I’ve written a bit about tantrums before but I return to you now, if not a man rid of tantrums, a man more in control of them.
Let me asterisk this by telling you up front that I don’t think it’s too likely that you’ll be able to follow this advice right away. I think eventually you’ll find it’s true, but you will have arrived at this point more or less organically all on your own. I think fighting your way through tantrums is a bit of a rite of parenthood. Everything I’m going to say here are things that I understood academically long before Joshua was walking and talking and some before he was even born. Did me just about no good.
I’ve battled tantrums with yelling. With threats of taking away toys and fun activities. With actual taking away toys and fun activities. With threatening time-outs. With attempts to forcibly hold Joshua in a time-out spot he didn’t want to be in. With attempts to physically restrain him from flailing about. And all that got me was more crying. More flailing. Punches in the face. And a meltdown where I just sat on the floor and cried for a few minutes because I couldn’t figure out how I had managed to fail so thoroughly as a father.
Of course I have not failed as a father. By all accounts I’m doing pretty well and I have for you over here this whole bag of dicks if you happen to disagree. I have not failed, it was simply that I just didn’t know because I hadn’t experienced it yet.
This is why I am sure that you will read all this and may say “I already knew all that Mike” or “I’ll keep that in mind, Scarpelli” but that it won’t make any difference because you’ll be plugging along, happily doing your parenting thing and then WHAMMO your child pulls a Crazy Ivan and all of a sudden they’re coming right for you. You’ll be confused and probably a little shocked and your child will do things that I guarantee you will irritate the shit out of everyone but the most impressively patient. So you’ll go over the edge a bit, too.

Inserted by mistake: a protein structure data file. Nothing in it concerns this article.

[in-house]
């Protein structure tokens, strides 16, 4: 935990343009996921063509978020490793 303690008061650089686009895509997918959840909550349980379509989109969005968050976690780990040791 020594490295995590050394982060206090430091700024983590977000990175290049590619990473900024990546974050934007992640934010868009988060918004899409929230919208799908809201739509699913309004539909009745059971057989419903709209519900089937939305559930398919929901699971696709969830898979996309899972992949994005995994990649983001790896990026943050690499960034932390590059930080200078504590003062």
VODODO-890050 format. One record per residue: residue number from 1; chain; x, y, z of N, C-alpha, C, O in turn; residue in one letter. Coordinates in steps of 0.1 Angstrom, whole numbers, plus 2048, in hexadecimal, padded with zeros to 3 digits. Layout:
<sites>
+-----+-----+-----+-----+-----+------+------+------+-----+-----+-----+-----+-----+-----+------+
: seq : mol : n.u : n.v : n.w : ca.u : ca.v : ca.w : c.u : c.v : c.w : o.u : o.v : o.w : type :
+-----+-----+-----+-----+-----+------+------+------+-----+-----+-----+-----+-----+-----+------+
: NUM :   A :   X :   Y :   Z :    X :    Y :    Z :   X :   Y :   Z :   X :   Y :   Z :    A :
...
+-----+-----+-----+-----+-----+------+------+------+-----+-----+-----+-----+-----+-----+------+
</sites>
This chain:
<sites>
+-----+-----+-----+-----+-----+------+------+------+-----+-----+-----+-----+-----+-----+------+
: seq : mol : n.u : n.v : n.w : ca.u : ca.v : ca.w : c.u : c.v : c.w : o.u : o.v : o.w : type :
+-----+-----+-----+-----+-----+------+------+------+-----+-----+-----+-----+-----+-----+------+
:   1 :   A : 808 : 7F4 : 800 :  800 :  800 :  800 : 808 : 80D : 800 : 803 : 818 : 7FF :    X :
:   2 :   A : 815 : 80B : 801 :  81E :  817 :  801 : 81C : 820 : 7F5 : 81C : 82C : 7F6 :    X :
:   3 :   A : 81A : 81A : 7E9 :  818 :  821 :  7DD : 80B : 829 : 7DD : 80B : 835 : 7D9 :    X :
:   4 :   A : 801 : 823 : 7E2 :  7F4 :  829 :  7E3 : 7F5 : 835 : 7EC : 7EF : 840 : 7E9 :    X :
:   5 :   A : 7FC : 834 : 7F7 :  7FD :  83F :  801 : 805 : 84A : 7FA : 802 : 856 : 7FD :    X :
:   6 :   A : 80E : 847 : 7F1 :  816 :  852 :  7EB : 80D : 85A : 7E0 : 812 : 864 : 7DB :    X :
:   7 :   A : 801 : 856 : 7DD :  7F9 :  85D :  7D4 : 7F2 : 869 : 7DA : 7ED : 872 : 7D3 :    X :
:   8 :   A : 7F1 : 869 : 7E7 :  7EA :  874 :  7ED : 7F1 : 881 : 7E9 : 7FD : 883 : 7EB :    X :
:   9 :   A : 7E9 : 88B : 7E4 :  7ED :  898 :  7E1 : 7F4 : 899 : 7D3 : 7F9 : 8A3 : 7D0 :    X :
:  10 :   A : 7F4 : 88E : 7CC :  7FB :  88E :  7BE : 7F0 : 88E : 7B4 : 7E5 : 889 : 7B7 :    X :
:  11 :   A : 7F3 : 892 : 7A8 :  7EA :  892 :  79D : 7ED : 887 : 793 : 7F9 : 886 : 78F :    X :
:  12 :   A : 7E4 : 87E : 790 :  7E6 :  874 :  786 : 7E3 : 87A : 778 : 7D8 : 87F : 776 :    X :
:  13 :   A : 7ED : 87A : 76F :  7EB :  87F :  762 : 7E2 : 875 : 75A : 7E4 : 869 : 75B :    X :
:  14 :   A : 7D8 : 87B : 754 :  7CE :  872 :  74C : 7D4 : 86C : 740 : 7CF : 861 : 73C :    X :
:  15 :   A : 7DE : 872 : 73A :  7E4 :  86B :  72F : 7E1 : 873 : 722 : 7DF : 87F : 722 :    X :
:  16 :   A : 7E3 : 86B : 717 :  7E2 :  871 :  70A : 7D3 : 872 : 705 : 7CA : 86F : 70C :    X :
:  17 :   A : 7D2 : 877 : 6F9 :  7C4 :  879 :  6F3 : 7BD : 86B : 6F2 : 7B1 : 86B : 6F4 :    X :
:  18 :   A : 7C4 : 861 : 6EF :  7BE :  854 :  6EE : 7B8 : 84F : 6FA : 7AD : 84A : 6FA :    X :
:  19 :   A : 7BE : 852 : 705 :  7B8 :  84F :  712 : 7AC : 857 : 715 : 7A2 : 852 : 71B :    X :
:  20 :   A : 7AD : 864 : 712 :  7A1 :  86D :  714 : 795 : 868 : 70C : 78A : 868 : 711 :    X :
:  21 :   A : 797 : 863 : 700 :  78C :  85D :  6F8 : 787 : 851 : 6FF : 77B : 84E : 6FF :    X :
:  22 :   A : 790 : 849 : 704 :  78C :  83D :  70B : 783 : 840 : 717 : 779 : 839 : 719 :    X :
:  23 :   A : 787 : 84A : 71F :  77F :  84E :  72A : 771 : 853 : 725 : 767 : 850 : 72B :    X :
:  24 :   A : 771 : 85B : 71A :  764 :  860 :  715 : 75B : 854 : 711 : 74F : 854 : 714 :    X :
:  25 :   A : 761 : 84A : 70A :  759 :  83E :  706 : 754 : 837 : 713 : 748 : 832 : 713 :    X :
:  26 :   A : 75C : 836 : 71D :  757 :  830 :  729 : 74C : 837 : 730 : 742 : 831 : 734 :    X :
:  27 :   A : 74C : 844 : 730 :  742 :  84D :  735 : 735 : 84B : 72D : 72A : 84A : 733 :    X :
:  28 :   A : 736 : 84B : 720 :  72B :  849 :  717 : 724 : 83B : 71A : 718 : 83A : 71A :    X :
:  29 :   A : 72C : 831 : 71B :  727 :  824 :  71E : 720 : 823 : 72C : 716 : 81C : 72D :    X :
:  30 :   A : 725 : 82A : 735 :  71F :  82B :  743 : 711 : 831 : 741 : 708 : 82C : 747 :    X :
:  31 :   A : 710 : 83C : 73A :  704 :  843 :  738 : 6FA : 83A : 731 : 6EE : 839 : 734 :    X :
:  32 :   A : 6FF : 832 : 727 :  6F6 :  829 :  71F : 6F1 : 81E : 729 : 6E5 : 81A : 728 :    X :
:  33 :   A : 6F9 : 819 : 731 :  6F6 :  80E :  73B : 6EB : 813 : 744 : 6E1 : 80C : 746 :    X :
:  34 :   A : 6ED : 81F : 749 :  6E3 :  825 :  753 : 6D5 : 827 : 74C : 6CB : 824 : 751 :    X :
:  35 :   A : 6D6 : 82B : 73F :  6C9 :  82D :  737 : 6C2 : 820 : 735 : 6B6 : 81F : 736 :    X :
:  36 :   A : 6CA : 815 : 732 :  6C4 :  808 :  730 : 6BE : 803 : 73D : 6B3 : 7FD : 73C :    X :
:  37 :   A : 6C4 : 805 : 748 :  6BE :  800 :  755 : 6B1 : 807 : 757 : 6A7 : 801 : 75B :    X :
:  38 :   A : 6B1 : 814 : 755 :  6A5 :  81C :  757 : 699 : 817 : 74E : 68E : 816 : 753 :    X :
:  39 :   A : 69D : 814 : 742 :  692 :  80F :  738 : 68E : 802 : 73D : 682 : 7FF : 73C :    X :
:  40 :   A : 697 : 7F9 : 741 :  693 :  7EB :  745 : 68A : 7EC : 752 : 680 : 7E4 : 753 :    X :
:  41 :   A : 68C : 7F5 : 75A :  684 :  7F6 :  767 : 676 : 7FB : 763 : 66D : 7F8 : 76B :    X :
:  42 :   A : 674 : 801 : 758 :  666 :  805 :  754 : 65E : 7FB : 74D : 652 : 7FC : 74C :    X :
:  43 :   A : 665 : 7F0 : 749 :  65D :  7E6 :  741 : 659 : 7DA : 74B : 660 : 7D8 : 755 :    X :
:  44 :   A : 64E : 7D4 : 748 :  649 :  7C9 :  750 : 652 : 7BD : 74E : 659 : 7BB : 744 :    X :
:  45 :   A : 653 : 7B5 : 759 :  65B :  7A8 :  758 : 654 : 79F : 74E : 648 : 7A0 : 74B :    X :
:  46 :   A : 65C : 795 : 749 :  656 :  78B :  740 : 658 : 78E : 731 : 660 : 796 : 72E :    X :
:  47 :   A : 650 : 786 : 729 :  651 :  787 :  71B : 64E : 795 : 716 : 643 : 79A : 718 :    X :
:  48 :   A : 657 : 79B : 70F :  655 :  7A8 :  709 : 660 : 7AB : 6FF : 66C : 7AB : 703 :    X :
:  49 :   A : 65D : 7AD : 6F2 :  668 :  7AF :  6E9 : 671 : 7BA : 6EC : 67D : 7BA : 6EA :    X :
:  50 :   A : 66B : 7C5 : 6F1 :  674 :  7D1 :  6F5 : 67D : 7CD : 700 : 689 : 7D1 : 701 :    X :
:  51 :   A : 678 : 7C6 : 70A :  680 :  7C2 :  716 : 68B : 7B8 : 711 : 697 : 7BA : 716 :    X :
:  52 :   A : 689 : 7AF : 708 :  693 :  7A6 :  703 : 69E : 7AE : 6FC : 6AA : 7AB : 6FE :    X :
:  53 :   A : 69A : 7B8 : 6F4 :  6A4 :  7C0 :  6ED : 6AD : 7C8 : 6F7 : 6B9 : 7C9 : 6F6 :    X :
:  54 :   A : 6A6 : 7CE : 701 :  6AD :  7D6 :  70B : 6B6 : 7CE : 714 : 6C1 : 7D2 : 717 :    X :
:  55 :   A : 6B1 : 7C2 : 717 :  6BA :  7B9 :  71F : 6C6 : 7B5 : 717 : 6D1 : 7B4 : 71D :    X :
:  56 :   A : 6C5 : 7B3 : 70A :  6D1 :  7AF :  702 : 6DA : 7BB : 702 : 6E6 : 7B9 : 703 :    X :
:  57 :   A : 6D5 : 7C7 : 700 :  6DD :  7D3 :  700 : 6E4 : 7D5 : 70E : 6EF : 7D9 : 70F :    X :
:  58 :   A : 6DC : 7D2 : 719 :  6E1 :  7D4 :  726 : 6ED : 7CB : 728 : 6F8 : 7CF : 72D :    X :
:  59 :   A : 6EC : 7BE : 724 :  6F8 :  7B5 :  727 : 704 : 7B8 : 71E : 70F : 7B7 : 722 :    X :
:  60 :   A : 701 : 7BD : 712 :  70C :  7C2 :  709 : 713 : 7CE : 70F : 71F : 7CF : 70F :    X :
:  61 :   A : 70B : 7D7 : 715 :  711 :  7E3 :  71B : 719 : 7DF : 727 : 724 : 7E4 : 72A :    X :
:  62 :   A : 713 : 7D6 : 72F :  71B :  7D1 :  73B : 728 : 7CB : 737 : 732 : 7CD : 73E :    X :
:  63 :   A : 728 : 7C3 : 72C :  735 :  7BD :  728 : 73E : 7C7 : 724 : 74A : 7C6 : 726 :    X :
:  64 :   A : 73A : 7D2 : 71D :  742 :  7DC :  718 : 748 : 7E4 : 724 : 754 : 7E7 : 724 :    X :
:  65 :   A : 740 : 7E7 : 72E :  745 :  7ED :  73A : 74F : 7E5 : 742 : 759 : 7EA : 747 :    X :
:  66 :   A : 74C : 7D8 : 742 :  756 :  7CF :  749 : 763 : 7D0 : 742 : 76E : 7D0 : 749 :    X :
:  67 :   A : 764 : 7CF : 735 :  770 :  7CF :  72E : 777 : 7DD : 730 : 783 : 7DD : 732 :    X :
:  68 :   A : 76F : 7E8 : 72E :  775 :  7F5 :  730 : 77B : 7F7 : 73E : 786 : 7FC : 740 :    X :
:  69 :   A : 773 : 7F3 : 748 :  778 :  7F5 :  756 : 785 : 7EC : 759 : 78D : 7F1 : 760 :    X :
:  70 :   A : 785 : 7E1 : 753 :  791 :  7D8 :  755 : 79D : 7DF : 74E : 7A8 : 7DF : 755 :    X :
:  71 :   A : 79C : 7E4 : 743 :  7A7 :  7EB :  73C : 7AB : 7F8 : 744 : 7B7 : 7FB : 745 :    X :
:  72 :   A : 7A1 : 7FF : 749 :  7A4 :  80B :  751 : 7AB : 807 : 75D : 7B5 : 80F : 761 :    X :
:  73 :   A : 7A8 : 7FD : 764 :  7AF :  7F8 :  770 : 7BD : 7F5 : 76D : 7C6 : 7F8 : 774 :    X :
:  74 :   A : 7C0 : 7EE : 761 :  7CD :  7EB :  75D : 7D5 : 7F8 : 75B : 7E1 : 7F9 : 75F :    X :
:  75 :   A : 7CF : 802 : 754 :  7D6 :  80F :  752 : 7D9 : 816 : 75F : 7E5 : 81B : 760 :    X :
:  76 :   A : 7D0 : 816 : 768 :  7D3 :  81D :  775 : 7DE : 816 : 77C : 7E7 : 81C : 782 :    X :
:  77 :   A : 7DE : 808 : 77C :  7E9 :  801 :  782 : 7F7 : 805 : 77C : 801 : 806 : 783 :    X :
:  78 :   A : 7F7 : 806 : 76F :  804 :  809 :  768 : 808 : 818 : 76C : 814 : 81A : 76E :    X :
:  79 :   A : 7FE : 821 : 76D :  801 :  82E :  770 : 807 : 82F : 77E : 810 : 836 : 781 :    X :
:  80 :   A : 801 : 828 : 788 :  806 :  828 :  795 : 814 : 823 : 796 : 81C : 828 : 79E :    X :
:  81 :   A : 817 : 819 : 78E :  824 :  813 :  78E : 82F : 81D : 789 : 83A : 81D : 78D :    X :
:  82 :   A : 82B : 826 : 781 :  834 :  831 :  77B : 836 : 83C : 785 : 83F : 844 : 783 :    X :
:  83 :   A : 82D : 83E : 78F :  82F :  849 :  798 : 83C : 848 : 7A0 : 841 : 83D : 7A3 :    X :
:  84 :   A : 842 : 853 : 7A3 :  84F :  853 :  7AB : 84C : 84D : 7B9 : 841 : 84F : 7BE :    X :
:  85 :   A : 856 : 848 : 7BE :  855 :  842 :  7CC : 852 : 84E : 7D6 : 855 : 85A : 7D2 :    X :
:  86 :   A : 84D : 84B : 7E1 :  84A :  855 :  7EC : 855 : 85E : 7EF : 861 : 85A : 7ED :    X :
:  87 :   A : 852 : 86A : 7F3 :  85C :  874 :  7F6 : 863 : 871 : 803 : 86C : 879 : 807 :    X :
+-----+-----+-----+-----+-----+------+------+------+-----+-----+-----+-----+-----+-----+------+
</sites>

The thing to try and remember about toddlers, though, is that they just completely do not understand emotions. And why should they? Emotions are weird as shit. You feel certain ways and you don’t know why. Your brain is pumping chemicals in weird places and the thing about developing minds is that it might not be doing it in the proper doses yet. Now, imagine that you don’t know what to call those ways you feel. Mommy and Daddy are holding your little brother all the time and you feel sad and angry and jealous and you don’t actually know what any of those things are or what comprises a proper level of response so, to steal a phrase from Hyperbole and a Half, your child ends up FEELING ALL OF THE FEELS. Which emotion should they use? Which one will allow them to tell us what they think? How can they tell us what they think if they don’t know what all of the feels are in the first place? How can they STOP FEELING ALL OF THE FEELS? And then they Hulk out.
They also don’t understand certain nuances. Let’s say your child wants to watch TV. You have decided they have watched enough TV for the day and offer instead that you can color or do puzzles togehter if they want, or maybe even have a snack. This, to you, seems a reasonable exchange and a productive one, as you have made a graceful refusal and coupled it with the offer to engage in other enjoyable activities. Your toddler, though? Well, their half of this “What Humans Say/What Animals Hear” Gary Larson comic reads like this:
Toddler – Can I watch TV?
Parent – No, because I don’t love you and nothing will ever be okay again.
Because for realsies, if you loved your toddler why would you NOT let them watch TV? You like them. They like you. They like TV. Ipso ergo de facto you should let them watch TV. And because you said no that means you don’t love them any more because they are a bad child and all the light will be sucked from this universe to fuel the dark forge of the cruel gods of the nameless deep. So, I mean, screaming and flailing seems like a pretty logical response now, right?